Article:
California Governor Gavin Newsom signed the nation’s most sweeping electronics device repair legislation, SB 244, into law on Tuesday. Under the bill, manufacturers will be required to facilitate the repair of covered consumer electronics – including computers – by making certain tools and parts available to consumers and repair shops for at least seven years after production. The bill was supported by Apple and HP, yet opposed by device manufacturer trade associations, including the Consumer Technology Association.
In 2023 alone, 30 states introduced right-to-repair legislation for consumer electronics, farm equipment, or other products. California is now the third state with a consumer electronics repair law, following Minnesota and New York, and all three repair laws will be effective by 2024. A fourth law, specific to tractor repair, was also signed into law in Colorado earlier this year.
Right-to-repair laws represent a growing regulatory and reputational risk to companies with a large electronic waste footprint, especially consumer electronic manufacturers.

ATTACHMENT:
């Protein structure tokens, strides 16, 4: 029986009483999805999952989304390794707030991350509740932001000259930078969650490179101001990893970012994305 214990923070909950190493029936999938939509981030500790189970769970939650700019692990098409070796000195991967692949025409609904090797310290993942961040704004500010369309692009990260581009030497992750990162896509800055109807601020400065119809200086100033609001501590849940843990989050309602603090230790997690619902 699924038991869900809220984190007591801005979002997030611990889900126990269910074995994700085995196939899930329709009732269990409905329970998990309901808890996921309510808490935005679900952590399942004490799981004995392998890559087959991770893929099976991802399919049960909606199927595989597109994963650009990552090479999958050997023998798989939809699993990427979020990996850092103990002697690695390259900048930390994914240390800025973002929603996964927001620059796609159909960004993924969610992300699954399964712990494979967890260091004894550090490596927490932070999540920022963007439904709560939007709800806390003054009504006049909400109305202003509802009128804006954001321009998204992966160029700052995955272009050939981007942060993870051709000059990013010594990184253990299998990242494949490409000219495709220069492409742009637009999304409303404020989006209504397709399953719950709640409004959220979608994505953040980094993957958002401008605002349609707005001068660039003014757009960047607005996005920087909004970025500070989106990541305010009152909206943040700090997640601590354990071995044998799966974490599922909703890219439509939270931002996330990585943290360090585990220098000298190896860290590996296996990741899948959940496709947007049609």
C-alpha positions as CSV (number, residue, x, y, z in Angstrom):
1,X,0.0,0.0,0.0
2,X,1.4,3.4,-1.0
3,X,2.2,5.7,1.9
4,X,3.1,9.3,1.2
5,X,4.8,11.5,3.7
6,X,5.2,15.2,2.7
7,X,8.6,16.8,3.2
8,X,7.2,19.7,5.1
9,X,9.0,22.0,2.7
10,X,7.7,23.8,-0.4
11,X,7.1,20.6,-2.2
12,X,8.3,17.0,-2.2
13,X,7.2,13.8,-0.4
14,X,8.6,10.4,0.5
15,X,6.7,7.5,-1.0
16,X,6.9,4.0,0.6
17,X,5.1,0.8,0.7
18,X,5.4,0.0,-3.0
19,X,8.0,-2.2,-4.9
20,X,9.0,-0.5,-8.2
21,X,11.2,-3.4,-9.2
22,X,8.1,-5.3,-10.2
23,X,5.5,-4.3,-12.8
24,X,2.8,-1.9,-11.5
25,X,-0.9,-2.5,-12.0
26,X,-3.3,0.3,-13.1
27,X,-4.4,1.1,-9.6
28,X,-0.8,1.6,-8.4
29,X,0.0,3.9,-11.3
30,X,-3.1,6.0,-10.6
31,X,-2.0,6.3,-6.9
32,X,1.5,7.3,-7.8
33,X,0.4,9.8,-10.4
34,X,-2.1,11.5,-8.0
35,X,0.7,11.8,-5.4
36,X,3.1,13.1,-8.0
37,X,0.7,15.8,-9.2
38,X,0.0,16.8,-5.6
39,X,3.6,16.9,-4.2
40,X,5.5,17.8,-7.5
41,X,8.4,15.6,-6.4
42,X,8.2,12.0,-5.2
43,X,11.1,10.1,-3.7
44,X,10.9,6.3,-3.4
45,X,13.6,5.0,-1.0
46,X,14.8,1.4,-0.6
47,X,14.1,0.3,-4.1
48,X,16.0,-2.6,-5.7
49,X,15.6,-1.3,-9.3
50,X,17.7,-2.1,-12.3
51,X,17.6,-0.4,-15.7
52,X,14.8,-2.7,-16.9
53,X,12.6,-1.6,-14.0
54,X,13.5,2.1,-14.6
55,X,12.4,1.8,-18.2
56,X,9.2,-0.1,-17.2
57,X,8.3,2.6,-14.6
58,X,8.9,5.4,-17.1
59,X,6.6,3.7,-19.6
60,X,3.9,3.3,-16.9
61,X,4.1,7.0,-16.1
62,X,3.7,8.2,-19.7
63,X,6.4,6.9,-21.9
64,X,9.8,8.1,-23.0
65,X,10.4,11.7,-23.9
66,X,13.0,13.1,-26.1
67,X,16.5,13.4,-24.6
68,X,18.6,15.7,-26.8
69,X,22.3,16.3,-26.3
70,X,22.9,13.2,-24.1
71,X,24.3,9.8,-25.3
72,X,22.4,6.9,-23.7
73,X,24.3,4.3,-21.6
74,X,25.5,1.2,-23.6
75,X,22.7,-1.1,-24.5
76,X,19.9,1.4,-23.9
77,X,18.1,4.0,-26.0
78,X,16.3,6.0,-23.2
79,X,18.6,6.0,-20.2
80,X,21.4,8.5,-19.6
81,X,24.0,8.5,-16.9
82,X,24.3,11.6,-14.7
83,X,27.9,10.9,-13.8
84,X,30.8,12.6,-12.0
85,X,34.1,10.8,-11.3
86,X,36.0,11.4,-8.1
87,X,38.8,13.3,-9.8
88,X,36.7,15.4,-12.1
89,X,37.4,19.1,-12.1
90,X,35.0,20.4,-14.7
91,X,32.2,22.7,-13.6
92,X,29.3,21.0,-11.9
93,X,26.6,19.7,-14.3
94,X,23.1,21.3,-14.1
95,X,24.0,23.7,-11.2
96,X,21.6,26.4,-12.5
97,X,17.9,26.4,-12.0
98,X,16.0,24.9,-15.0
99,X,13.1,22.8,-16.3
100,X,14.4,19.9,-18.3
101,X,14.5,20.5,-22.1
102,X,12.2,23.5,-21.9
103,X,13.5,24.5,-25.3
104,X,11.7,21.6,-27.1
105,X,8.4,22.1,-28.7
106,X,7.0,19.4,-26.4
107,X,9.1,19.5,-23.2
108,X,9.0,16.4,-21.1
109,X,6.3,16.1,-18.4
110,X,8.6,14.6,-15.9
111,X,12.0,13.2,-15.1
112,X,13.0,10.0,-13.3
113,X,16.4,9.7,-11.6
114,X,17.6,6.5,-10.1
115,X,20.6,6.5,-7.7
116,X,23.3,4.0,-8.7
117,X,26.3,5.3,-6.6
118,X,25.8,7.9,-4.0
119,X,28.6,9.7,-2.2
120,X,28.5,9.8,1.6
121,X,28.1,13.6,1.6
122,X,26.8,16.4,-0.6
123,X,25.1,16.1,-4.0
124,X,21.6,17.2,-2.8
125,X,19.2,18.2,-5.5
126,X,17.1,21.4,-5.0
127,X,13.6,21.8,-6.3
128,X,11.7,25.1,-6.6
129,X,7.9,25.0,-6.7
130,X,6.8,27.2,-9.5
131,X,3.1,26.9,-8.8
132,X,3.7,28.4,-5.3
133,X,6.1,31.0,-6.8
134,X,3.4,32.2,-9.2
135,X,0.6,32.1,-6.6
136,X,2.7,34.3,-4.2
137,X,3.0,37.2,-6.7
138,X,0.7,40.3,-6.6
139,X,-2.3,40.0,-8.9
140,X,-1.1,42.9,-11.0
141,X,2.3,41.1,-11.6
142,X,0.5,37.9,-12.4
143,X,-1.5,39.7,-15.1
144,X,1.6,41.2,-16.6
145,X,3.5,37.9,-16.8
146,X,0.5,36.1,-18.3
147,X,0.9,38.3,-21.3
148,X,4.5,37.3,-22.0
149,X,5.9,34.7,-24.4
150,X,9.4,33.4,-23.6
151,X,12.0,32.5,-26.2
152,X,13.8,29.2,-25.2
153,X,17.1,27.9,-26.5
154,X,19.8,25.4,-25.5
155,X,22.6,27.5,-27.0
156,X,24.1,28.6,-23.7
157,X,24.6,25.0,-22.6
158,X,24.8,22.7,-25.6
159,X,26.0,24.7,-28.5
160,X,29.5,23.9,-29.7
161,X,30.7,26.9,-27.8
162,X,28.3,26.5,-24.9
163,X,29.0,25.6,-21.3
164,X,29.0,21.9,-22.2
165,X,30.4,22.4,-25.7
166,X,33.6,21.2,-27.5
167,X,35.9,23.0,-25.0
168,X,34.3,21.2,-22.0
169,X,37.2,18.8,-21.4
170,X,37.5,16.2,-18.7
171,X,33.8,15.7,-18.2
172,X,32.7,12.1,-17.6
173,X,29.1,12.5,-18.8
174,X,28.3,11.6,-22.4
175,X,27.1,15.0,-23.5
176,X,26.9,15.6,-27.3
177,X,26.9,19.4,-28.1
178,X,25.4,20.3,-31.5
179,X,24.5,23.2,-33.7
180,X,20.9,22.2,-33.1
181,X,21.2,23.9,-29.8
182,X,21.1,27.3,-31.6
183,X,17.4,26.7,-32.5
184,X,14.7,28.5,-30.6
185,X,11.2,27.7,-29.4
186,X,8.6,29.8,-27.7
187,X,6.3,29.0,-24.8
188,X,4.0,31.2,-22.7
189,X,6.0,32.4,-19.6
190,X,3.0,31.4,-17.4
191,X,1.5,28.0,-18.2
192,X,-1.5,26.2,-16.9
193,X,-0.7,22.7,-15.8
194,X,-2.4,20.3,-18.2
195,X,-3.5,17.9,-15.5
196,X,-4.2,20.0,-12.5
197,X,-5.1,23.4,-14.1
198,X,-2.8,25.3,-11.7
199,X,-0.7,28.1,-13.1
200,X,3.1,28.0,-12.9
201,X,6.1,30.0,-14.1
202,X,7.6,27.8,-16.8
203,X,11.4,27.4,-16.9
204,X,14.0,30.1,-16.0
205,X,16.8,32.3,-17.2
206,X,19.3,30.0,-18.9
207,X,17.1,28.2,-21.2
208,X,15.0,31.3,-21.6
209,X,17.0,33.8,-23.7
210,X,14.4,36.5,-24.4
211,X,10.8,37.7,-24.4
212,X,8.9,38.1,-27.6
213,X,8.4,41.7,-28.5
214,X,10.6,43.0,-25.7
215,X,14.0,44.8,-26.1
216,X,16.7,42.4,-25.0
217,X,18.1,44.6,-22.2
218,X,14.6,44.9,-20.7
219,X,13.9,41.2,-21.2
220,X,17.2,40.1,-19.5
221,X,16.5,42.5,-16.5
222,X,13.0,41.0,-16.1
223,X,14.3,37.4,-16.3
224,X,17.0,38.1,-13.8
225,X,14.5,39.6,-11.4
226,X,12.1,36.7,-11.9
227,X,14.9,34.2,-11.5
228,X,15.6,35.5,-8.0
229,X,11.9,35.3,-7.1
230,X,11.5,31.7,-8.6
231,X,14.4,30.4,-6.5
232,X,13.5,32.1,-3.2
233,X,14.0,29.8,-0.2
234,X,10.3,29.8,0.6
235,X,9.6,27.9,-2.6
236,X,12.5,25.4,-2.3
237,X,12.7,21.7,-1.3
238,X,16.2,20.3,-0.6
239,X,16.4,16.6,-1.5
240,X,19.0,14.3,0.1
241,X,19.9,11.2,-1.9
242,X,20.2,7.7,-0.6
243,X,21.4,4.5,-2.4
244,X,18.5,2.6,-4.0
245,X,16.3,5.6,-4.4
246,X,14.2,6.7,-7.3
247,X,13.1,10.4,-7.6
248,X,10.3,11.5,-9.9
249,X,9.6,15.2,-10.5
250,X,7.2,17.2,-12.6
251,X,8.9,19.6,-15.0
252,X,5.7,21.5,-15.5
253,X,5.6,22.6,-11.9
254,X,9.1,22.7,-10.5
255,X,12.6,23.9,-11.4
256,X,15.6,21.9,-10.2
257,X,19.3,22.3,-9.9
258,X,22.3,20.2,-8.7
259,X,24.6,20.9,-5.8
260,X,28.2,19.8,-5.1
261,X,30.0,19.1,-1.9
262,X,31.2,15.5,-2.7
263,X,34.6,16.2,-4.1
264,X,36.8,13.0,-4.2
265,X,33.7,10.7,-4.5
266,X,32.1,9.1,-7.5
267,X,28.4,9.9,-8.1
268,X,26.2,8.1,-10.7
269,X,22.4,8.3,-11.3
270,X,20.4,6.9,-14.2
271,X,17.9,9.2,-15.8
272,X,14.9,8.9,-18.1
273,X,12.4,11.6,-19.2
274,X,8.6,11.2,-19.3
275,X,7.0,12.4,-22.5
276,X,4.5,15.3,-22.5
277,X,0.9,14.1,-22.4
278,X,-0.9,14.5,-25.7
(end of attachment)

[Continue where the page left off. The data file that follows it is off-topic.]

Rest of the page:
In 2021, As You Sow filed a resolution with Microsoft urging action on the growing right-to-repair movement, later withdrawn after the company agreed to publish a plan to initiate new repair mechanisms for consumers. Following the agreement, Microsoft published a report in 2022 and has taken new actions to improve repairability, including Xbox consoles.
“California is the home of technological innovation and the nation’s most populous state. With the passage of a consumer electronics device repair law here, right-to-repair laws are poised to gain momentum in other states,” said Kelly McBee, circular economy senior coordinator at As You Sow. “Device manufacturers must mitigate regulatory and reputational risk by expediting product redesign for longevity and repairability, providing parts, tools, and repair instructions in all markets, and extending support for current and future device repair legislation, just as Apple has done in California.”